In the aftermath of the tragedy of September 11, General Charles Horner, the retired Air Force commander of the Gulf War, was one of the few to raise the question of why anyone would be motivated to attack the United States.
The answer is not that they "hate our freedoms," as President Bush argued in his speech to Congress. Nor is it envy or resentment of America's wealth and economic success, as the media has suggested. The opposite is much more the case: American movies, TV, music and sports are readily devoured by billions.
And many people throughout the world have friends or relatives who have lived in the United States. There was a tremendous outpouring of sympathy for Americans in the wake of the attack.
But unfortunately we also have a terrible history of our political leaders imposing their will, often through force and violence, throughout the globe. This is what will have to change, if we are to prevent further terrorism against Americans.
When I was in Nicaragua in the late 1980s, the United States was financing a dirty war -- which, like the terrorism we are now fighting, targeted mostly civilians -- in order to overthrow the elected government of that country. Most of the people I met there had lost family members who would still be alive if not for the intervention of the United States. If anyone in the world had reason to hate America, they did.
Yet I never encountered any resentment against Americans. Nicaraguans, from illiterate poor people to university graduates, had learned to distinguish between the Americans that they encountered and the American government that was destroying their country.
There have been many Nicaraguas, and many millions who have lost their lives because they were unfortunate enough to live in countries whose governments chose political or economic paths not approved by Washington. Outside the United States, these facts are well known. In the Middle East, there is much hatred for our government's support for Israel's illegal occupation of Palestinian territory. We are also seen as the major force behind various corrupt, dictatorial Arab governments, such as the feudal monarchy of Saudi Arabia. And the U.S.-led sanctions and bombing in Iraq have also aroused deep resentments.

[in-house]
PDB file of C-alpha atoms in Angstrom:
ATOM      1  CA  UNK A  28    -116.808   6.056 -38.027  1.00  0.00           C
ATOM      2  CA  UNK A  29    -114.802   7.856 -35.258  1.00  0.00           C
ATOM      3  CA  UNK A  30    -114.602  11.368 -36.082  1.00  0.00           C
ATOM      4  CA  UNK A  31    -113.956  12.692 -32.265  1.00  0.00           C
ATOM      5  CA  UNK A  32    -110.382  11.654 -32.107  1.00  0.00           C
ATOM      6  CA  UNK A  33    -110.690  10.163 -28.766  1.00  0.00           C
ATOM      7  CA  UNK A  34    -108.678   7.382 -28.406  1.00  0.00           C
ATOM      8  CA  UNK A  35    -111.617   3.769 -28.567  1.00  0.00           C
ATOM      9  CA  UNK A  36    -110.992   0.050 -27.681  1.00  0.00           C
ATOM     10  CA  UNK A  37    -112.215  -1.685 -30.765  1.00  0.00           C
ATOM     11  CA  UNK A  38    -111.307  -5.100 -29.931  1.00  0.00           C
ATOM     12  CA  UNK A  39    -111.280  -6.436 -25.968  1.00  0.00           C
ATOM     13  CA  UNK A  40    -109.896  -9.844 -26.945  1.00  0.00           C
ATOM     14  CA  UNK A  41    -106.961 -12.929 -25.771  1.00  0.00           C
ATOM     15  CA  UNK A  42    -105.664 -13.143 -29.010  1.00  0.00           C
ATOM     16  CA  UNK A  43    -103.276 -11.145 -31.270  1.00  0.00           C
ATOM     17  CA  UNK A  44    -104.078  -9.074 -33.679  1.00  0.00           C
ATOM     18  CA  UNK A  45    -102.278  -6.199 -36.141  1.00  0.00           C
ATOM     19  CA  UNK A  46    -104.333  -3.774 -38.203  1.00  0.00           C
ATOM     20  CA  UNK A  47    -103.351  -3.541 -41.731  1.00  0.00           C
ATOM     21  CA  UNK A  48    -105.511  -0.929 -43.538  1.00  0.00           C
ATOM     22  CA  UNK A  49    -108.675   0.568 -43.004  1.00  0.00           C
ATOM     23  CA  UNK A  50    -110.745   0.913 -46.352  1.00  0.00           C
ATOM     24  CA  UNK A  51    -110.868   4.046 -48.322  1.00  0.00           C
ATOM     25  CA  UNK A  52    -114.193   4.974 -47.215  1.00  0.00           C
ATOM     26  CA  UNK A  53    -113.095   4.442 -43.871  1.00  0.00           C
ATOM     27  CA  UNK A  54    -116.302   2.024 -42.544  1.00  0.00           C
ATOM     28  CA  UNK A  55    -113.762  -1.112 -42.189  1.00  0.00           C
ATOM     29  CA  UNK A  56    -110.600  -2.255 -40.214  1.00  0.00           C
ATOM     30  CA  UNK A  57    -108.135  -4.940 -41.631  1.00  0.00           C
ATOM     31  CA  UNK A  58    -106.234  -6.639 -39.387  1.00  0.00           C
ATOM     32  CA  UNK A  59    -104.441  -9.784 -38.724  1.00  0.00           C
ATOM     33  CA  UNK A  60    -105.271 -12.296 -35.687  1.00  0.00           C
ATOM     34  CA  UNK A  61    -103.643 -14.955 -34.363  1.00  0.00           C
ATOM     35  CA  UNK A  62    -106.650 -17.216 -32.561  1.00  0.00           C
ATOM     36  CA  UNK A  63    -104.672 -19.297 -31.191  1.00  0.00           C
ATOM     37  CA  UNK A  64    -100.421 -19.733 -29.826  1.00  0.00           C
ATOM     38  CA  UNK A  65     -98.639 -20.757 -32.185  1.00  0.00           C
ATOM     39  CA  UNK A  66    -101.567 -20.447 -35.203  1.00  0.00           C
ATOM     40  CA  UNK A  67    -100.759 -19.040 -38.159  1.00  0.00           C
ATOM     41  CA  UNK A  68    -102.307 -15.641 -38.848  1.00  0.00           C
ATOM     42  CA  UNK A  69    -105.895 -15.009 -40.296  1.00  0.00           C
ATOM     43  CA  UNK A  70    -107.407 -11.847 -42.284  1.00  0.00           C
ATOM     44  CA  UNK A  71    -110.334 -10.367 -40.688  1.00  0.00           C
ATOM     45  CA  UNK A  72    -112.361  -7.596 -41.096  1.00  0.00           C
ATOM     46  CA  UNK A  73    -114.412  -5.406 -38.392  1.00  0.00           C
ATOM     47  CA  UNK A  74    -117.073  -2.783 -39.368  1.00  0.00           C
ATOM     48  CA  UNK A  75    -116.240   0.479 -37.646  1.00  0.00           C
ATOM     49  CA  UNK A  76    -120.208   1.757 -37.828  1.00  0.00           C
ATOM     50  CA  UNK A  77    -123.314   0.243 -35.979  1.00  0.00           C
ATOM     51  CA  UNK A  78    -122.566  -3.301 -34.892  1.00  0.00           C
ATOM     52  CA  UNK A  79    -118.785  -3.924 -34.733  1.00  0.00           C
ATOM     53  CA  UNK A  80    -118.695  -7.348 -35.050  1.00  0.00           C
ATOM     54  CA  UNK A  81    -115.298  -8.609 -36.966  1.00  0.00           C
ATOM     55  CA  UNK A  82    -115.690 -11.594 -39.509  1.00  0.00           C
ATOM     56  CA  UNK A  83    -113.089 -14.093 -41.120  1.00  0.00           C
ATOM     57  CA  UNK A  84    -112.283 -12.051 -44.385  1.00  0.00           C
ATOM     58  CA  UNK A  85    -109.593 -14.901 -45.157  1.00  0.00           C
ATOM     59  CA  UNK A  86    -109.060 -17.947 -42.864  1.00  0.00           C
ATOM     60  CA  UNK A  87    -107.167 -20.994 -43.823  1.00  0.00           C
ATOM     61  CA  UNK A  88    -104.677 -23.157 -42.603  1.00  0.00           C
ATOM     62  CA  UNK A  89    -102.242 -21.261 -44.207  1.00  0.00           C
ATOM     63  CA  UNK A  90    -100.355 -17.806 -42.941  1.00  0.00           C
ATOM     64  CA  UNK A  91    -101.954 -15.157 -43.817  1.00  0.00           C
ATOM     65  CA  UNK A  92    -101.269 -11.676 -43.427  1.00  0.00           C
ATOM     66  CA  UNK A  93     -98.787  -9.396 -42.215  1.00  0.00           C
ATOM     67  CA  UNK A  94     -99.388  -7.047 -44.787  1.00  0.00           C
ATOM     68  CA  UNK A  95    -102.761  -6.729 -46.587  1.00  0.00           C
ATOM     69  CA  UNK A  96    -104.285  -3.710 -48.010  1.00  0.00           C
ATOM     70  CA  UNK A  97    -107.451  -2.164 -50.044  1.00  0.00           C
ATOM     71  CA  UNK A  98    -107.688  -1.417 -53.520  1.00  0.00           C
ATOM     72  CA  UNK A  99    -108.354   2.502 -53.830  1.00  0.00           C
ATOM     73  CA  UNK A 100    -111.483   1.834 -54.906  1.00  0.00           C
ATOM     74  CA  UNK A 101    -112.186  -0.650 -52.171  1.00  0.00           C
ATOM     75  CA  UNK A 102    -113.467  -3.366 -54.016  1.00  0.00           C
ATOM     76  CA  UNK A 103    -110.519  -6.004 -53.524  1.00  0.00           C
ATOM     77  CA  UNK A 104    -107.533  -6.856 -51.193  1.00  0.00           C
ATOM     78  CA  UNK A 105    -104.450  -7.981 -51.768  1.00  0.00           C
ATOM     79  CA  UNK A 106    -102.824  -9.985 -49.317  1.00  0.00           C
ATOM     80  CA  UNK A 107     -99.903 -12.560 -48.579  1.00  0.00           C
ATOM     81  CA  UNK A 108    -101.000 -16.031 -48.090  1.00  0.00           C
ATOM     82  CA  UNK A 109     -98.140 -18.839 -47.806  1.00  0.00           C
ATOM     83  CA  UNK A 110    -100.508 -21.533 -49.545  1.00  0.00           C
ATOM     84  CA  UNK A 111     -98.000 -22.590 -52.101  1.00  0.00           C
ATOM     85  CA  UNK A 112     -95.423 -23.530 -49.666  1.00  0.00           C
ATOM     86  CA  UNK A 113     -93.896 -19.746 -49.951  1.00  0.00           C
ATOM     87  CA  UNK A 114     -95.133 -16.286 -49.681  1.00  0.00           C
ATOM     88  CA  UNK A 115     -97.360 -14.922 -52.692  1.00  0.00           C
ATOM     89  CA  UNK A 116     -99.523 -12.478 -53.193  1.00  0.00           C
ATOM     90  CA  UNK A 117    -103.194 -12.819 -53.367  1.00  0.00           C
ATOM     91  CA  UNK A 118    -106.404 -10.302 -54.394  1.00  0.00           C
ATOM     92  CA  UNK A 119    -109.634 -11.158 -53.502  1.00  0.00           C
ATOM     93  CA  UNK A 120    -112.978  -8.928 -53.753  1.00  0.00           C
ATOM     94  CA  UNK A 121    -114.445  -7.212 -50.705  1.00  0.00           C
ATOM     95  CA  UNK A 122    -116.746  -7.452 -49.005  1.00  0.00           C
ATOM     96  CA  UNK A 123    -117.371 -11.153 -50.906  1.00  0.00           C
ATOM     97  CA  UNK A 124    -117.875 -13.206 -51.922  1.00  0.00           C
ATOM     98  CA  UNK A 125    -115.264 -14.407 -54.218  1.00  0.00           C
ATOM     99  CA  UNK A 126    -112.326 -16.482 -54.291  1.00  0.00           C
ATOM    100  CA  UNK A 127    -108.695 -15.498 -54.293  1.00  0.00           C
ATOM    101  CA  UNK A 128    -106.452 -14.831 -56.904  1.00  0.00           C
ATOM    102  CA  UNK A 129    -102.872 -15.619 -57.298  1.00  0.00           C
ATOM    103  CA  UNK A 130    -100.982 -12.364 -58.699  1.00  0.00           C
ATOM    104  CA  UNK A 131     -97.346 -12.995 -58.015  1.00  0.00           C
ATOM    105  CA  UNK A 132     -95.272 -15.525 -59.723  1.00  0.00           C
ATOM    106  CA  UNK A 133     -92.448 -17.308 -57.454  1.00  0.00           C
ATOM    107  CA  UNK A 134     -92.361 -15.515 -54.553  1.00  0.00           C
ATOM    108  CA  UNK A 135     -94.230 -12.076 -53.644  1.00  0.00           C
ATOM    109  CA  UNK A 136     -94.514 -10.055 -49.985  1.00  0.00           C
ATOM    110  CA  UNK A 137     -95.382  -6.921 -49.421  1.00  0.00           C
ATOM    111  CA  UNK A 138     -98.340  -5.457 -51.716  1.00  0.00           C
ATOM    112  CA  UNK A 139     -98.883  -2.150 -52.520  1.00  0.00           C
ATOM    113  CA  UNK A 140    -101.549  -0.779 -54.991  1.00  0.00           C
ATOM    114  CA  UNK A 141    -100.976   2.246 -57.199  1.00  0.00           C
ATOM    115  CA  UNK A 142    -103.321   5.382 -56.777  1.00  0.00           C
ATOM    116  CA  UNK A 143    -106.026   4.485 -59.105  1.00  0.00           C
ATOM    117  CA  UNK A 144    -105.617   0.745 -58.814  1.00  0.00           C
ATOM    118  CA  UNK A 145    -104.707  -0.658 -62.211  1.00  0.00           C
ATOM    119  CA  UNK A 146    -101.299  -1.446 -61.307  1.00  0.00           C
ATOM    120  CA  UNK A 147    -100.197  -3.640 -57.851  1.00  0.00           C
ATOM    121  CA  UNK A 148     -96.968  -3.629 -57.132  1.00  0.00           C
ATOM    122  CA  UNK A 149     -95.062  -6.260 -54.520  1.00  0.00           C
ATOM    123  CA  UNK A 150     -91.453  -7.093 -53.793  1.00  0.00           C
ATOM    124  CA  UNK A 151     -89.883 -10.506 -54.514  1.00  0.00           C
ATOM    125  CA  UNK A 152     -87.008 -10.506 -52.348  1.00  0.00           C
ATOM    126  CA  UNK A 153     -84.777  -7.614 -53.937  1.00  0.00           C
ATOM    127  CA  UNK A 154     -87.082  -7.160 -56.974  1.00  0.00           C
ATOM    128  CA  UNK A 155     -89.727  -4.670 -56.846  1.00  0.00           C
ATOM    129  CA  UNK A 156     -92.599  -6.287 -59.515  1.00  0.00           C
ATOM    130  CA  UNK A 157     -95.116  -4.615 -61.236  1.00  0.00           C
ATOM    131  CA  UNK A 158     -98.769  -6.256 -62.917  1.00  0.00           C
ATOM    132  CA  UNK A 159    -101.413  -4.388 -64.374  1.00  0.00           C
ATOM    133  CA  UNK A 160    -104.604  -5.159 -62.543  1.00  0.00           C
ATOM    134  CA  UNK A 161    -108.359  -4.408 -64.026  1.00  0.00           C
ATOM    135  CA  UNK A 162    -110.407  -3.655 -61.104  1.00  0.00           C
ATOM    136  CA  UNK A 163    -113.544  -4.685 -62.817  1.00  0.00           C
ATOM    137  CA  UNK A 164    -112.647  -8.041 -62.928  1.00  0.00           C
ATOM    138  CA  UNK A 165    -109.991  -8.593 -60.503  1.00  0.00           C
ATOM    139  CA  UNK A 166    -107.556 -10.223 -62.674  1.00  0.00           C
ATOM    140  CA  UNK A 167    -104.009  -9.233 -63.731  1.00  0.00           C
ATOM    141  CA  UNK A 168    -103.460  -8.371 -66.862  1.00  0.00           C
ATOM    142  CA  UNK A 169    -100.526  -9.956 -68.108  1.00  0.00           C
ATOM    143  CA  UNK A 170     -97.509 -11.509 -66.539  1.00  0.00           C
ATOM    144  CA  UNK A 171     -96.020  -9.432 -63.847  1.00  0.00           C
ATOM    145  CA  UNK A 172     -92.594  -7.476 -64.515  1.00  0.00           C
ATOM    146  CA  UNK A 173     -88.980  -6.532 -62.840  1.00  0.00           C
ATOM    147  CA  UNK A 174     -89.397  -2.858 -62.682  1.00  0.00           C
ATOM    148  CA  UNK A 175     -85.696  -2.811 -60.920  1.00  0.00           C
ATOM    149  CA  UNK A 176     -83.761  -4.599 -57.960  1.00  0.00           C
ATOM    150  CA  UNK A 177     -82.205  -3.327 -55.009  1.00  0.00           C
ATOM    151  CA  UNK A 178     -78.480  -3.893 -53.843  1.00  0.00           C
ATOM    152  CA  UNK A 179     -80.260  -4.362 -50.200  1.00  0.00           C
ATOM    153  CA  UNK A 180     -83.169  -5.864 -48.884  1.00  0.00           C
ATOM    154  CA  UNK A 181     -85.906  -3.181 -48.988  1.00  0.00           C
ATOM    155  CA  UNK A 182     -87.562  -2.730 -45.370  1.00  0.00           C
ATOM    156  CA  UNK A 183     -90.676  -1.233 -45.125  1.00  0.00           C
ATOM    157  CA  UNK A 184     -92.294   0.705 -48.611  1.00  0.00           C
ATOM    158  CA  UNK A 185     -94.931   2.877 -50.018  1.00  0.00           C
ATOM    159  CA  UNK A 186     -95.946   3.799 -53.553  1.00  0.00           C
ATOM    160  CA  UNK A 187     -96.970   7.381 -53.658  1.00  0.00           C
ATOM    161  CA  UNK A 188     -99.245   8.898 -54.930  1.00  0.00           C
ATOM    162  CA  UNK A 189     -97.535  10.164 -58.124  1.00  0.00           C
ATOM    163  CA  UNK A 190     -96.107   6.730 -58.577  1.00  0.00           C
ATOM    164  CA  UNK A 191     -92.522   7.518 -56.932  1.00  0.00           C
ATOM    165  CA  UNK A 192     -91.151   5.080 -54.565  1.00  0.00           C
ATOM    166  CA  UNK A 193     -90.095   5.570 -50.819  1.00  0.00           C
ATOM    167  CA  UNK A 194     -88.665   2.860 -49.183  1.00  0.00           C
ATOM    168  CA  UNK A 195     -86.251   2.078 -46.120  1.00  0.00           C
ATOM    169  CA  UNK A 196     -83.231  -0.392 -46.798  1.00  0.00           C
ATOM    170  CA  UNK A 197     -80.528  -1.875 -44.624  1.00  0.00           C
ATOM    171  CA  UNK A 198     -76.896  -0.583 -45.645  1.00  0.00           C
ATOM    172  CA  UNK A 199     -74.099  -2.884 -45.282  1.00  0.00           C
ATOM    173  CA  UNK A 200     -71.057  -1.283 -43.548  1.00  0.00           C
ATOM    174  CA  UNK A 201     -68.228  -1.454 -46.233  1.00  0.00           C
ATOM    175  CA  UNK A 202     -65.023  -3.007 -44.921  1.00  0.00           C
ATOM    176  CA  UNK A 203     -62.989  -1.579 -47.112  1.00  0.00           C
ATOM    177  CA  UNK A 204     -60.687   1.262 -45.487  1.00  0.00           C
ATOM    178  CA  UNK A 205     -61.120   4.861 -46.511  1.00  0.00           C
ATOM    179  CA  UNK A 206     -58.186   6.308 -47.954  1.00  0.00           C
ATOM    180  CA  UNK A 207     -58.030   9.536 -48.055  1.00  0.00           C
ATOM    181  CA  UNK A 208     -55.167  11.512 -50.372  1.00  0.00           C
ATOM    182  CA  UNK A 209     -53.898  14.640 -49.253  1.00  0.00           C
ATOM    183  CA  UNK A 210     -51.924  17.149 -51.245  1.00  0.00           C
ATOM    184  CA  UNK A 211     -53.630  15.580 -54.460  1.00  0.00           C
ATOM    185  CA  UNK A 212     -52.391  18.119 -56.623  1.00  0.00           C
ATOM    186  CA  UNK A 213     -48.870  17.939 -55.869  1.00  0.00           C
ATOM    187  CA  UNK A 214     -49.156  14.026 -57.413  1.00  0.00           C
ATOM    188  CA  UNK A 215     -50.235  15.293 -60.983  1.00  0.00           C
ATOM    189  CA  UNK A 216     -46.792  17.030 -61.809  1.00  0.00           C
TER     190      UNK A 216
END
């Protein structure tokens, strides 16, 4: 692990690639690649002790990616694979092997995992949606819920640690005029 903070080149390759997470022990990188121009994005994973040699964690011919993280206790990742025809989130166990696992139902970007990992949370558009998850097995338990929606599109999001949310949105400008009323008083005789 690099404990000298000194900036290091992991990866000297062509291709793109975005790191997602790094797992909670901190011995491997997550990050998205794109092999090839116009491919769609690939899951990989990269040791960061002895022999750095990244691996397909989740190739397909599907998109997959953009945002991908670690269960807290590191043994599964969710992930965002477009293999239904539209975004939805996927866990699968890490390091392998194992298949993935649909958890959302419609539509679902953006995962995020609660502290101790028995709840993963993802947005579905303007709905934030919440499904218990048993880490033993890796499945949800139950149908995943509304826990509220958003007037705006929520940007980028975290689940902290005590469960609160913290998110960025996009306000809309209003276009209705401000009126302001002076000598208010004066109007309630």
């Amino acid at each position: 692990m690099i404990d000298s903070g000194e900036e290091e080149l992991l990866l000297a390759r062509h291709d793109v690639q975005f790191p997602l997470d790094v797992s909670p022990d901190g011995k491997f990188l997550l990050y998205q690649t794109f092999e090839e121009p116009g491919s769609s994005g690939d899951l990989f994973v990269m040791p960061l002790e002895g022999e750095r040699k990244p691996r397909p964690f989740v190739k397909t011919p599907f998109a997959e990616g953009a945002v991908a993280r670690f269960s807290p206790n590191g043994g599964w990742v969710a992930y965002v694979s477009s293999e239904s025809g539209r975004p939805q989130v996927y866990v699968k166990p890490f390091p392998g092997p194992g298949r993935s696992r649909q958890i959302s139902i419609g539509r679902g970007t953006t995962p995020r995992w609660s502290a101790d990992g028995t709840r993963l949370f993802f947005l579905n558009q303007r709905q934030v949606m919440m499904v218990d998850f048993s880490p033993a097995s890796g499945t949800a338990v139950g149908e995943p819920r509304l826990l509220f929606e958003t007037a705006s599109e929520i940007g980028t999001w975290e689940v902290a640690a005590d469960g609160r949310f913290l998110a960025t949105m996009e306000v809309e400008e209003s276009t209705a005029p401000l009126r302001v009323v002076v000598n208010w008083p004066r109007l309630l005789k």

From this region comes an enemy that does not distinguish between our government and the American people, and indeed sees us -- the people -- as mere "collateral damage," to be blown to shreds when it serves their purposes. For the first time in more than half a century, our government is about to take military action in response to an attack on the United States. In Vietnam, El Salvador, Nicaragua, Indonesia, the Dominican Republic, Guatemala, Chile -- the list is almost endless -- the terrible crimes of our government were committed for imperial purposes, under various pretexts. But no one could honestly claim that the United States was responding to any attack against us, or even a security threat.
Now we have a real security threat, but it will not be resolved with bombing raids. Our leaders cannot even tell us clearly who they are fighting against, or what they are fighting for. Osama Bin Laden is widely held to be responsible for the attacks, but evidence of his complicity is lacking. Some of the President's top advisors want to overthrow the government of Iraq, while others want to bomb Afghanistan. The ruling Taliban of Afghanistan has offered to talk with the United States, but George W. Bush has refused. This indicates that he has chosen war as the only option.
If there were a government responsible for last week's atrocity, he would have a stronger case. Still it would not justify killing innocent people in Afghanistan, many of whom are already near starvation from years of war and drought. And we must remember that Bin Laden built up his army, currently estimated in the thousands, with the help of our own CIA. So the CIA must share responsibility with the Taliban for these attacks, if indeed Bin Laden was involved.
All of which indicates that the American people are going to have to pay more attention to our foreign policy. Those who are currently running the show will not necessarily put our now very real security concerns ahead of their own global ambitions. If we are not careful, they could take us down a path of escalating violence and retaliation.
Mark Weisbrot is co-director of the Center for Economic and Policy Research (www.cepr.net), in Washington, DC.